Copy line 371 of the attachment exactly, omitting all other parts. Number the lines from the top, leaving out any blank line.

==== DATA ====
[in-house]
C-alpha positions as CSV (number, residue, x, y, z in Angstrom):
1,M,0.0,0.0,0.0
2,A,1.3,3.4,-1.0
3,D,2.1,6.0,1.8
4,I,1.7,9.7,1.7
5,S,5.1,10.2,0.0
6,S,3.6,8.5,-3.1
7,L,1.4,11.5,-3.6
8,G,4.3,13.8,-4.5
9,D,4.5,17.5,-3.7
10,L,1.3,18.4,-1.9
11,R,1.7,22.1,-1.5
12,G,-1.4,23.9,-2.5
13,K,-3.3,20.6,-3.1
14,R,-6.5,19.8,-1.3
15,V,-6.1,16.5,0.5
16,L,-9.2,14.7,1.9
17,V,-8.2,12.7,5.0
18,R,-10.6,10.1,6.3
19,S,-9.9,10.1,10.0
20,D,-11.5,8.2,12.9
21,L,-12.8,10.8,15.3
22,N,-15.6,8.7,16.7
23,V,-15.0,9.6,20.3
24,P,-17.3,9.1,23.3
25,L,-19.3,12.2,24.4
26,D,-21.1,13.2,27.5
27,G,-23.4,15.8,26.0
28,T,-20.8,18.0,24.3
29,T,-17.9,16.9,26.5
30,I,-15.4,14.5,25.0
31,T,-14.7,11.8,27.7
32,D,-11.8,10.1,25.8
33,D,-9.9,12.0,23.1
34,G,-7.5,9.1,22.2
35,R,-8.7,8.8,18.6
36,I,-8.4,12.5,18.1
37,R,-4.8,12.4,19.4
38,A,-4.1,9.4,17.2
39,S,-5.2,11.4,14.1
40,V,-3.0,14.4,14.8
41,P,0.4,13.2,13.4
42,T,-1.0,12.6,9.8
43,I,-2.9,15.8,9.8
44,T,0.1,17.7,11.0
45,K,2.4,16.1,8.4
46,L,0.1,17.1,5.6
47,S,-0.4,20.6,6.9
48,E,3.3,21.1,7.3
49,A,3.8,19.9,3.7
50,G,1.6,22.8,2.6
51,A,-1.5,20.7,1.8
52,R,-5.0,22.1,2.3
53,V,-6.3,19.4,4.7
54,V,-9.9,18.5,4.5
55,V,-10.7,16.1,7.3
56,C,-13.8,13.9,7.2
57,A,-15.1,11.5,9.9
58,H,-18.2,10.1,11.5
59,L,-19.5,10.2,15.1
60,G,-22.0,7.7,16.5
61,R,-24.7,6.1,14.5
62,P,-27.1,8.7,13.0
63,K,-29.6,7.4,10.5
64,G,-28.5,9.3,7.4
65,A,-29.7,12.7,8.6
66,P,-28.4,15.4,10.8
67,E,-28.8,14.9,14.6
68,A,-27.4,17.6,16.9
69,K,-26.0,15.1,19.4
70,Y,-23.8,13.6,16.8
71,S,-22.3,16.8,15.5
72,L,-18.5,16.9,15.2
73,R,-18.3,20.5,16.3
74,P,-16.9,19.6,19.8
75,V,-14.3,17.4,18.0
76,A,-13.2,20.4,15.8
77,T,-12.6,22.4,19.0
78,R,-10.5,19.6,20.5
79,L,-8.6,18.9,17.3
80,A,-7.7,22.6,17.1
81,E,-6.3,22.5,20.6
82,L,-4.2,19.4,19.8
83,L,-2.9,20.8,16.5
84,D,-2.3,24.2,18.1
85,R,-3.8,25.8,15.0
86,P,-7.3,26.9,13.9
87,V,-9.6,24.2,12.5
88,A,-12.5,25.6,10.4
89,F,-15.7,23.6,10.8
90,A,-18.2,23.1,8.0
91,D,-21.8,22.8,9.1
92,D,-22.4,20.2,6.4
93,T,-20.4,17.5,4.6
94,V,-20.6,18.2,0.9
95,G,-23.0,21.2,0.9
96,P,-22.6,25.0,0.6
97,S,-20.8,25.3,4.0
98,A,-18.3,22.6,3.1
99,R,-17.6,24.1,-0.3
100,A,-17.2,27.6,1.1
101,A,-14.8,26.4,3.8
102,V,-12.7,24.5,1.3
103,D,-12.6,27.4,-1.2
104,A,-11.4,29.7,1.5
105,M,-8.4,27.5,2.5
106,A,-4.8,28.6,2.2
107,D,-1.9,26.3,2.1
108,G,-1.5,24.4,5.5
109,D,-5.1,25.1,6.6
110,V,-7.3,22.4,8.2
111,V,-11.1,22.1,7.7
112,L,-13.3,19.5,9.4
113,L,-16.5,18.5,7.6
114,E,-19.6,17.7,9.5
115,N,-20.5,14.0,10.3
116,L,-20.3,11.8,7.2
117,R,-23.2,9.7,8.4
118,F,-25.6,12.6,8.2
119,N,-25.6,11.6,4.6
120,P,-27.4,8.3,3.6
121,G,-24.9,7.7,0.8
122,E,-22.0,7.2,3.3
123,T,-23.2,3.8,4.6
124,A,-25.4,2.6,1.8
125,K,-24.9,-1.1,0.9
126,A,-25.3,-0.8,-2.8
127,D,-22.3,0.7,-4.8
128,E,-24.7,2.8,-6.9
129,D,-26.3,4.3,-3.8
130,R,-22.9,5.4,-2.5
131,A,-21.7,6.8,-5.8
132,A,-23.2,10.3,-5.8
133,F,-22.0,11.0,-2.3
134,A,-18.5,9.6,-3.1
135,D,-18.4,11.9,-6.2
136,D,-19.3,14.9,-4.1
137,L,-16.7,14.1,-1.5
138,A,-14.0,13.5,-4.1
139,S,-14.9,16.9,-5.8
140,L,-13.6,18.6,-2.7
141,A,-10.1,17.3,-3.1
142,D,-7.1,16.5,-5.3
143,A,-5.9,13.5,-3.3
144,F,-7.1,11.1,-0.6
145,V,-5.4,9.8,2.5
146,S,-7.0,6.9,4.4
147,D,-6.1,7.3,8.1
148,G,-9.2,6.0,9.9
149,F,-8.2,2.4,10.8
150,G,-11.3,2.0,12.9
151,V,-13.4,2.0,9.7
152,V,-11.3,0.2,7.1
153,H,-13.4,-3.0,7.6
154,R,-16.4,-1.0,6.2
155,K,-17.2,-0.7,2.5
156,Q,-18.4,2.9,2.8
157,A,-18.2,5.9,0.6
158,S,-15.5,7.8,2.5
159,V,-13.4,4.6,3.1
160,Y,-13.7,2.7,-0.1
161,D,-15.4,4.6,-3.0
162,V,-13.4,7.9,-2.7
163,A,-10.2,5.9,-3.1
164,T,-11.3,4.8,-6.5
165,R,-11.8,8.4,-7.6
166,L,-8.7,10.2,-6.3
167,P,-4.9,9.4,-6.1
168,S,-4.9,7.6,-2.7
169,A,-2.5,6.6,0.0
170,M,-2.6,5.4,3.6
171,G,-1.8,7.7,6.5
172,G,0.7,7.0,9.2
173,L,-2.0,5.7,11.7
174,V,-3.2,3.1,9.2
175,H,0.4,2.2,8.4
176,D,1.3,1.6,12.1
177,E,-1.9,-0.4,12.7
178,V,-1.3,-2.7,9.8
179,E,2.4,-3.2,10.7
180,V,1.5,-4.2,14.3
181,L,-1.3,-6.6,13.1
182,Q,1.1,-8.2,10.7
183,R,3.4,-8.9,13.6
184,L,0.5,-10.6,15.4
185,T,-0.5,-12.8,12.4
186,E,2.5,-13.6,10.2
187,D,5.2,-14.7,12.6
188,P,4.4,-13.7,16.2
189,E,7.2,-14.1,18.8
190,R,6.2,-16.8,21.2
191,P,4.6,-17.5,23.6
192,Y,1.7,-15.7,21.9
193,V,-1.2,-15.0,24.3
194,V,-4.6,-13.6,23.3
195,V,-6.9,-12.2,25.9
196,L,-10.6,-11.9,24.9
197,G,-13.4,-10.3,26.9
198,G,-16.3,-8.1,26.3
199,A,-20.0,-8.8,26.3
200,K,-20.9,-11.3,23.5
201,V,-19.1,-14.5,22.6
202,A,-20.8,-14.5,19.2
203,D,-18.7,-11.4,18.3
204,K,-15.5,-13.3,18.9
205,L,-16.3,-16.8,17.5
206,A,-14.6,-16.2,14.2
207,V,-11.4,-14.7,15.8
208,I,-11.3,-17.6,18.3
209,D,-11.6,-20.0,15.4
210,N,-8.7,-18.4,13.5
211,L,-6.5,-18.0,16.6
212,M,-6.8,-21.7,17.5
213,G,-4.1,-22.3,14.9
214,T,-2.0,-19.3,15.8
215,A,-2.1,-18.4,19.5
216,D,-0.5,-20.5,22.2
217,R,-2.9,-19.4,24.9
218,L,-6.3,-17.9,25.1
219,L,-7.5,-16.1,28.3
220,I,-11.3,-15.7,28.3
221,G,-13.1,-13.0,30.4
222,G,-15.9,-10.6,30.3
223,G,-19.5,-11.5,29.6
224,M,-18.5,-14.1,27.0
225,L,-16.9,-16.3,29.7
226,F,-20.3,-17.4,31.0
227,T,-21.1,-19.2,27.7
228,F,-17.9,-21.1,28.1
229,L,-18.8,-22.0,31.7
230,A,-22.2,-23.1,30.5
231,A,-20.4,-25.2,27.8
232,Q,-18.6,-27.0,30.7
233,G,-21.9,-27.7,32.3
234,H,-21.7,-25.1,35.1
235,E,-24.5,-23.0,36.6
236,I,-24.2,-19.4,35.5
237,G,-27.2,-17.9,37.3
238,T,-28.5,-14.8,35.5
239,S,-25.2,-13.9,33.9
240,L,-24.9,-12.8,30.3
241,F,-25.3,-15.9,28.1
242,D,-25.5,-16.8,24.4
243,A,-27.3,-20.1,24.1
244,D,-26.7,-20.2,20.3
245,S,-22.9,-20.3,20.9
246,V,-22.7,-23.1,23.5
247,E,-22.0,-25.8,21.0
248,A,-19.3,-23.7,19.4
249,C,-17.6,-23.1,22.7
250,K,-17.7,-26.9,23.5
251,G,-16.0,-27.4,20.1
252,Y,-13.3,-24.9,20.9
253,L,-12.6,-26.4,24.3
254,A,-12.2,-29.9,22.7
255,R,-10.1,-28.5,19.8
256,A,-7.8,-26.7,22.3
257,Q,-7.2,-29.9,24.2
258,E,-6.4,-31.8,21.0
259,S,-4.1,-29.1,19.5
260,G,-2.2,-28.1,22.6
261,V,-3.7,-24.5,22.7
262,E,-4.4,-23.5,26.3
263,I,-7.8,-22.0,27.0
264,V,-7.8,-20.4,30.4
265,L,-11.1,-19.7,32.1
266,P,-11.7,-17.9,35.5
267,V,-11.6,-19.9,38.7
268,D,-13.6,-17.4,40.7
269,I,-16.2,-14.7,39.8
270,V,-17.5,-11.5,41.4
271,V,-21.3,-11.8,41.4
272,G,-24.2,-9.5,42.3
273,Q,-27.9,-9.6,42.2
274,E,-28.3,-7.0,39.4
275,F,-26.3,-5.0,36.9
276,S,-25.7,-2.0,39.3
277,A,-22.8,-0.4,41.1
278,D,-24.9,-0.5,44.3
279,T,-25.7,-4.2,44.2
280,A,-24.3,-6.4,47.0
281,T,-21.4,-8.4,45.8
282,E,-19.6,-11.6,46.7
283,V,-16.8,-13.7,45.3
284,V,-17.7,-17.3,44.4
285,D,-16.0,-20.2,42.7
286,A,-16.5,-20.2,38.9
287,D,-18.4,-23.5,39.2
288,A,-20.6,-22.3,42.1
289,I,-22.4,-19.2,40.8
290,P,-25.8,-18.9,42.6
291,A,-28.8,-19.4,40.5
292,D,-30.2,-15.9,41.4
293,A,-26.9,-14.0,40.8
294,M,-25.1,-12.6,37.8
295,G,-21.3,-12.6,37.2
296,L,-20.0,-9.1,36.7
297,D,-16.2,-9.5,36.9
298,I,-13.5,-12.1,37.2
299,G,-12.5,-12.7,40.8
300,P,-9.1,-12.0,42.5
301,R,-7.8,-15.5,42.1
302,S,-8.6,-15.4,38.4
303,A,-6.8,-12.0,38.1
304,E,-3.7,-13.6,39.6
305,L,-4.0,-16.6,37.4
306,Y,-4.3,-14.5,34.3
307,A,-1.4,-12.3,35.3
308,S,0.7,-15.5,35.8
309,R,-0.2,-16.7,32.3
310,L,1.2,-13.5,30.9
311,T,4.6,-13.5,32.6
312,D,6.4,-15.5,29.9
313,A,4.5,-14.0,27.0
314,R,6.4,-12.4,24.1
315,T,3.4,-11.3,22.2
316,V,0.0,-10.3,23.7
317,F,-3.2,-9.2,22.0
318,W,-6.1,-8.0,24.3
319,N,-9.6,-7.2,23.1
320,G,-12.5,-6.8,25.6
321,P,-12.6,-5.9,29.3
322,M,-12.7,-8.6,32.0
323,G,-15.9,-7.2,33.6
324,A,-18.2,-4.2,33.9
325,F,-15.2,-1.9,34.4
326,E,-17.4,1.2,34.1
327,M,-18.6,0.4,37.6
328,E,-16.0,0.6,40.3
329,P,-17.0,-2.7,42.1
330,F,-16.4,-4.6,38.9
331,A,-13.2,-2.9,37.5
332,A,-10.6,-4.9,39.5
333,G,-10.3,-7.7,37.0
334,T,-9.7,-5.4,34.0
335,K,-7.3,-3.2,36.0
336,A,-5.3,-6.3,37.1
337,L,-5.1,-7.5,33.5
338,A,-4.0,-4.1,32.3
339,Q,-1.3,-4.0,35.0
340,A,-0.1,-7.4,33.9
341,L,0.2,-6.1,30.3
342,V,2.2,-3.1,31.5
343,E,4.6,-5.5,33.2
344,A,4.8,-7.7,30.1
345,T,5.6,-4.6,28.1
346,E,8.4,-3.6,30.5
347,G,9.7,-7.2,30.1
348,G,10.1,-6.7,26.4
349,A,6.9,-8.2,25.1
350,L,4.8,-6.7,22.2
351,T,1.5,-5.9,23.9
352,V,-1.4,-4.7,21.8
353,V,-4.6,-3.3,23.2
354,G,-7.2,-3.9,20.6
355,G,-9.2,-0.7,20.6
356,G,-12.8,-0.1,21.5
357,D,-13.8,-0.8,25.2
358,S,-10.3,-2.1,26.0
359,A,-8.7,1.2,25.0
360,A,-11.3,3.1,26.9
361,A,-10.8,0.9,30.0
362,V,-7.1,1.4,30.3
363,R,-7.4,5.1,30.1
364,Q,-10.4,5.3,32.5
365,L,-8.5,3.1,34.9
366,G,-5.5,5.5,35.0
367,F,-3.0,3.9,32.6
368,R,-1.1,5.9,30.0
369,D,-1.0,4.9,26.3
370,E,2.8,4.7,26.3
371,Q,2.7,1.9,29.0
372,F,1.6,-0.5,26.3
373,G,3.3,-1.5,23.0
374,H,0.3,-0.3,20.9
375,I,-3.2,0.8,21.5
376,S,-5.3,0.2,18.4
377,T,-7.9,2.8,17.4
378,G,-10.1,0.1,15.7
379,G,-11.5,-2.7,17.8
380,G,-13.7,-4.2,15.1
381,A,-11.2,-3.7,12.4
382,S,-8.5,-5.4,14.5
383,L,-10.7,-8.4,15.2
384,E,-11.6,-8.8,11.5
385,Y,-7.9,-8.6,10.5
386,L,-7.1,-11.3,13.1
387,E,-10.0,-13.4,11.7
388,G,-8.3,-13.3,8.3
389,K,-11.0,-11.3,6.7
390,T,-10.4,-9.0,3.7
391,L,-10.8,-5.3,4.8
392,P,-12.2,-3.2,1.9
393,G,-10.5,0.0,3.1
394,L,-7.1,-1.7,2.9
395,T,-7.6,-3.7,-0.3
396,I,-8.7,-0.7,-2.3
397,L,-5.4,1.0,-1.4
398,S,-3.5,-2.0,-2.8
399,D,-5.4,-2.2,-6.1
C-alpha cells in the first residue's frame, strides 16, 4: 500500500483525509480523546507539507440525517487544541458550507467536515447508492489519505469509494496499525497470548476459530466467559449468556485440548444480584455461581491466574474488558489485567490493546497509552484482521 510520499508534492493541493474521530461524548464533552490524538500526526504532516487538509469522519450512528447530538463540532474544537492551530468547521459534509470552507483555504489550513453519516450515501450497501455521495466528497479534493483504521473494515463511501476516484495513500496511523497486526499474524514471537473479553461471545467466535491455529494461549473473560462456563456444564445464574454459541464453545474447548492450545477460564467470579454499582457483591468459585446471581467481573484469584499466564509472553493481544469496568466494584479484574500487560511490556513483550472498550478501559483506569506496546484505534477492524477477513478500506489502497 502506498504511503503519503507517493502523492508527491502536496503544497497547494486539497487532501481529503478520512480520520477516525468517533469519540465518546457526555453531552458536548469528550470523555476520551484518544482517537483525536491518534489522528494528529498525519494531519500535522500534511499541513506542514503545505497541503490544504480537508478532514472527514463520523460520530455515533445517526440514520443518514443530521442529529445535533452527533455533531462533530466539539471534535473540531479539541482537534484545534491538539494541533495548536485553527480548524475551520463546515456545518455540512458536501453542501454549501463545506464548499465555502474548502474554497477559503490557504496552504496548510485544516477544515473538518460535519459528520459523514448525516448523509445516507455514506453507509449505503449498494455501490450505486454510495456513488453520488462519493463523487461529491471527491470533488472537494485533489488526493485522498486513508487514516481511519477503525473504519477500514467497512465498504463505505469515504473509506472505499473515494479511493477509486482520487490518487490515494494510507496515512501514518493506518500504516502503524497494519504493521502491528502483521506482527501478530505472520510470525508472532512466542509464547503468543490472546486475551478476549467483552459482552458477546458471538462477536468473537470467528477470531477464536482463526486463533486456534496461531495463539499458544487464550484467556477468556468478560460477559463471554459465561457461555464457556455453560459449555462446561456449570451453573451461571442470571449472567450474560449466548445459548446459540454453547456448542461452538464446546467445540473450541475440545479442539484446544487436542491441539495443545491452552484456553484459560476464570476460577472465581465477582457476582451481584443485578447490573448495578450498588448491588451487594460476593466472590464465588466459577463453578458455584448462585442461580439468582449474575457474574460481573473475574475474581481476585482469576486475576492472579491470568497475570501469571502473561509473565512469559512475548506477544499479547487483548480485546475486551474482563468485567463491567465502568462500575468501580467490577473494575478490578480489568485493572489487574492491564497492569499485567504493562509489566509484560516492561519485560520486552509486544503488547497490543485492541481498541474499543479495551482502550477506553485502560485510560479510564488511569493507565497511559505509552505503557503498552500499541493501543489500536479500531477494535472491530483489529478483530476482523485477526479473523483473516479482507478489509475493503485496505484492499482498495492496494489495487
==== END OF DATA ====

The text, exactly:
369,D,-1.0,4.9,26.3